Cutoff frequency

related topics
{math, energy, light}
{math, number, function}
{system, computer, user}
{line, north, south}

In physics and electrical engineering, a cutoff frequency, corner frequency, or break frequency is a boundary in a system's frequency response at which energy flowing through the system begins to be reduced (attenuated or reflected) rather than passing through.

Typically in electronic systems such as filters and communication channels, cutoff frequency applies to an edge in a lowpass, highpass, bandpass, or band-stop characteristic – a frequency characterizing a boundary between a passband and a stopband. It is sometimes taken to be the point in the filter response where a transition band and passband meet, for example as defined by a 3 dB corner, a frequency for which the output of the circuit is -3 dB of the nominal passband value. Alternatively, a stopband corner frequency may be specified as a point where a transition band and a stopband meet: a frequency for which the attenuation is larger than the required stopband attenuation, which for example may be 30 dB or 100 dB.

In the case of a waveguide or an antenna, the cutoff frequencies correspond to the lower and upper cutoff wavelengths.

Cutoff frequency can also refer to the plasma frequency.



In electronics, cutoff frequency or corner frequency is the frequency either above or below which the power output of a circuit, such as a line, amplifier, or electronic filter has fallen to a given proportion of the power in the passband. Most frequently this proportion is one half the passband power, also referred to as the 3dB point since a fall of 3dB corresponds approximately to half power. As a voltage ratio this is a fall to \scriptstyle \sqrt{1/2} \ \approx \ 0.707 of the passband voltage.[1]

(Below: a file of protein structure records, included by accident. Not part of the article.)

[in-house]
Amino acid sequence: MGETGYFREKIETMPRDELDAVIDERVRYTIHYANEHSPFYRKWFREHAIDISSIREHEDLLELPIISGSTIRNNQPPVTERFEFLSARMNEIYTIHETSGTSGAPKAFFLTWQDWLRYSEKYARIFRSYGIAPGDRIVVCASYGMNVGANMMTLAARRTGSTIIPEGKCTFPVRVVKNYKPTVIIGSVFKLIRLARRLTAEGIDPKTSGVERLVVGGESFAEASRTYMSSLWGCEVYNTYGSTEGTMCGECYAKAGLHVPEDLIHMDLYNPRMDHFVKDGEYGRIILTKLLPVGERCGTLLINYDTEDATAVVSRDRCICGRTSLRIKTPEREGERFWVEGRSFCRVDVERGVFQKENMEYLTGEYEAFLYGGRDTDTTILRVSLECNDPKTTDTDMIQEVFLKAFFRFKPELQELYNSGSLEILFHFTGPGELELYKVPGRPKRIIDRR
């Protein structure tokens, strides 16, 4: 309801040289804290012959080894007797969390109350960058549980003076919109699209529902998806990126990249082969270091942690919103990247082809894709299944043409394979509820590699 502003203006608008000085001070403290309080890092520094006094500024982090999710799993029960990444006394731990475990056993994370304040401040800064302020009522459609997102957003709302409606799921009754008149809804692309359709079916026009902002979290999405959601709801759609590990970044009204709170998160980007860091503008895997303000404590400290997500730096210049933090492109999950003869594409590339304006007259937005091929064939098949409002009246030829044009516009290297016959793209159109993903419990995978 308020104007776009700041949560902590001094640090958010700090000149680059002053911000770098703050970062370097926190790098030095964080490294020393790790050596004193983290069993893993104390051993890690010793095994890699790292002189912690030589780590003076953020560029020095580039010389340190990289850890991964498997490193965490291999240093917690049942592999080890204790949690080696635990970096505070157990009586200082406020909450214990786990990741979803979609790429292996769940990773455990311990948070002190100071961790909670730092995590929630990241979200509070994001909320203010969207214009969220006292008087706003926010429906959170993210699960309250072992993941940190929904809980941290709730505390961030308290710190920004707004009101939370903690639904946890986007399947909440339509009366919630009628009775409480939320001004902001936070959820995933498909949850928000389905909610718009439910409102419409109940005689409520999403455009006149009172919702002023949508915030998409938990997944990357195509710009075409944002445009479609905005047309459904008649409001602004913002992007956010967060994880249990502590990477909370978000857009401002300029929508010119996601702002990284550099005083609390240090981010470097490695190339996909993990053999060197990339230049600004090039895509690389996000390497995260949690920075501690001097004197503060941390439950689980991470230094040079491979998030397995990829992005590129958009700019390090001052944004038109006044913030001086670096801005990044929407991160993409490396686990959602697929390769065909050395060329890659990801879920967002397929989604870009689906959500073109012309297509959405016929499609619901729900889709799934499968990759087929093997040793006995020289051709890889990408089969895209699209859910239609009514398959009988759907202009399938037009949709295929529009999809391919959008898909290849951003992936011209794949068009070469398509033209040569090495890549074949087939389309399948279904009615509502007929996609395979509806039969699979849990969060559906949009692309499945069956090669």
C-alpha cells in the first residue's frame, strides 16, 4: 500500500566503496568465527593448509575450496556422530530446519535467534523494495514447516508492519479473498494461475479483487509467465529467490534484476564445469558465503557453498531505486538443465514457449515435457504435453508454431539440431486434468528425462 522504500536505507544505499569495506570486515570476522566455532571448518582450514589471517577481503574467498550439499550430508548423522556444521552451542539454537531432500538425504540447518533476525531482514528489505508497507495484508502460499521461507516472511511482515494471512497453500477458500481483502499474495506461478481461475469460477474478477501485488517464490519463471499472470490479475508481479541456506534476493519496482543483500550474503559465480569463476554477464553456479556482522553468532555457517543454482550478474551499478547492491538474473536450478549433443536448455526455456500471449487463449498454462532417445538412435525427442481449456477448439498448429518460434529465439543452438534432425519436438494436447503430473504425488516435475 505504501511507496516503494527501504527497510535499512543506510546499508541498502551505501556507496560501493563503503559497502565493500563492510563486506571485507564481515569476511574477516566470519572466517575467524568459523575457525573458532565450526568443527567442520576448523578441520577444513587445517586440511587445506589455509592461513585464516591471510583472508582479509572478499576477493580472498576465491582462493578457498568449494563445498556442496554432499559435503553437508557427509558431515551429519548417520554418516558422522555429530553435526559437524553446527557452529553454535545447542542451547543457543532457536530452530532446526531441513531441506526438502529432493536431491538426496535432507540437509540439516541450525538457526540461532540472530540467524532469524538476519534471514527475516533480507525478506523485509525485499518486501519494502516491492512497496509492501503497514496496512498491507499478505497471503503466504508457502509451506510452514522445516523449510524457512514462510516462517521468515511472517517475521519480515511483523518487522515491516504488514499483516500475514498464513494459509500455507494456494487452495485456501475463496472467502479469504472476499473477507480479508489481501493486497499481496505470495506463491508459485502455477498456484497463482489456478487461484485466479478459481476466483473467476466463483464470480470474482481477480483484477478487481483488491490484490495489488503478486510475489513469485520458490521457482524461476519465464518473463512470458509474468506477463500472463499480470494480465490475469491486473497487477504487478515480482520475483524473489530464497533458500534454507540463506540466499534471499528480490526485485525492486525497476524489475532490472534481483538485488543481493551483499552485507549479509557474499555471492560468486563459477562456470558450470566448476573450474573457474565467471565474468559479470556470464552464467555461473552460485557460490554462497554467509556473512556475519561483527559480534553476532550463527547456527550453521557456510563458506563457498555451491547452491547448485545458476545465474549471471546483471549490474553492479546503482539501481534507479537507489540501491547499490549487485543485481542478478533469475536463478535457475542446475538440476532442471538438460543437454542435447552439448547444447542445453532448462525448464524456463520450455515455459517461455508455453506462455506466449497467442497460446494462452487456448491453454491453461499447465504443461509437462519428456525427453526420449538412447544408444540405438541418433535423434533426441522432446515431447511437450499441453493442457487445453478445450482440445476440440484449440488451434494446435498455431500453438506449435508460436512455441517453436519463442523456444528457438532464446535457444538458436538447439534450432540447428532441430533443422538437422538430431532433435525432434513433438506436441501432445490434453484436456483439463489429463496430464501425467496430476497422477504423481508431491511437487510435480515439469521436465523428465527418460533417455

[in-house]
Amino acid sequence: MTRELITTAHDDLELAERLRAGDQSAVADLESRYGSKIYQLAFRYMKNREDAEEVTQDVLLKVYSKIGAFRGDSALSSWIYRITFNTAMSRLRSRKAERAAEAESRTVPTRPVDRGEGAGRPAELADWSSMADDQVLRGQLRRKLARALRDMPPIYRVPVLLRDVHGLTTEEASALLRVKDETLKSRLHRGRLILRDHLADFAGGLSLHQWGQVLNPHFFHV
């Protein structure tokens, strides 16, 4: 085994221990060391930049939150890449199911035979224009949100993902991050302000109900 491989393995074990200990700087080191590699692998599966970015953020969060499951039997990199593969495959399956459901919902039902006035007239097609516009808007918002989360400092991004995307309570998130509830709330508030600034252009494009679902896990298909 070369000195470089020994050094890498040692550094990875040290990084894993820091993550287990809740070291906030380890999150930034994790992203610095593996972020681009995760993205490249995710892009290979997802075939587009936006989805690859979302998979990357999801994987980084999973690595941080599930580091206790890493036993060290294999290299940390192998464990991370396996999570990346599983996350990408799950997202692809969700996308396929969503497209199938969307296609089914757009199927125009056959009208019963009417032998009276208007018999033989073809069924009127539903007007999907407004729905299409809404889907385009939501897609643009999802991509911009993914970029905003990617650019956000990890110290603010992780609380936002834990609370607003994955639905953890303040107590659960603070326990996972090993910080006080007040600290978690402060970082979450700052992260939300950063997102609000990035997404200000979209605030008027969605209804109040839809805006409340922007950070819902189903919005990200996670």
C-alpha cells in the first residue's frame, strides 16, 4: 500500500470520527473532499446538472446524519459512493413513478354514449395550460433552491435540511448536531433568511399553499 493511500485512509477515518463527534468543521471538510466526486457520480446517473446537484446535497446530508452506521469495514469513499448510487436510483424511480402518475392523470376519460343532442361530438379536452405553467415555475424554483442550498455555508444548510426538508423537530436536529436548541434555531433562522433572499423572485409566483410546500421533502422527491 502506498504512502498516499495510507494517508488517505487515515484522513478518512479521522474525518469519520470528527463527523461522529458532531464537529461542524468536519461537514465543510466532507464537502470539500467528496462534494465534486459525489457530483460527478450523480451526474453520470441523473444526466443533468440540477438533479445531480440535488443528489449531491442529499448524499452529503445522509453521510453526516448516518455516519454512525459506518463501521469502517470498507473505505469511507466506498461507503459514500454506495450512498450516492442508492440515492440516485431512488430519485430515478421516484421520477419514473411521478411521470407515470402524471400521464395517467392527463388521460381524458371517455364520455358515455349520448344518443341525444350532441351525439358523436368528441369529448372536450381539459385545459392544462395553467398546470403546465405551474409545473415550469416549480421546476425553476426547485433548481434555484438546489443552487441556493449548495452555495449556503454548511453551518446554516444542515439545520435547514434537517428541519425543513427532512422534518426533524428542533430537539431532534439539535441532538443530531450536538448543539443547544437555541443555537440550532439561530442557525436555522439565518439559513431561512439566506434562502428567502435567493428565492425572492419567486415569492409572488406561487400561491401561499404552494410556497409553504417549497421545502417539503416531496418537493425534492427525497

However, other ratios are sometimes more convenient. For instance, in the case of the Chebyshev filter it is usual to define the cutoff frequency as the point after the last peak in the frequency response at which the level has fallen to the design value of the passband ripple. The amount of ripple in this class of filter can be set by the designer to any desired value, hence the ratio used could be any value.[2]

Full article ▸

related documents
Absolute magnitude
Tidal force
Power (physics)
Motion (physics)
Lunar eclipse
Ideal gas law
Very Large Telescope
Inverse-square law
Solar neutrino problem
Conservation of mass
Total internal reflection
Charon (moon)
Heat conduction
Solar time
Scanning tunneling microscope
Optical aberration
Galaxy groups and clusters
Brewster's angle
Gravitational singularity
Shock wave
Star formation
Heinrich Hertz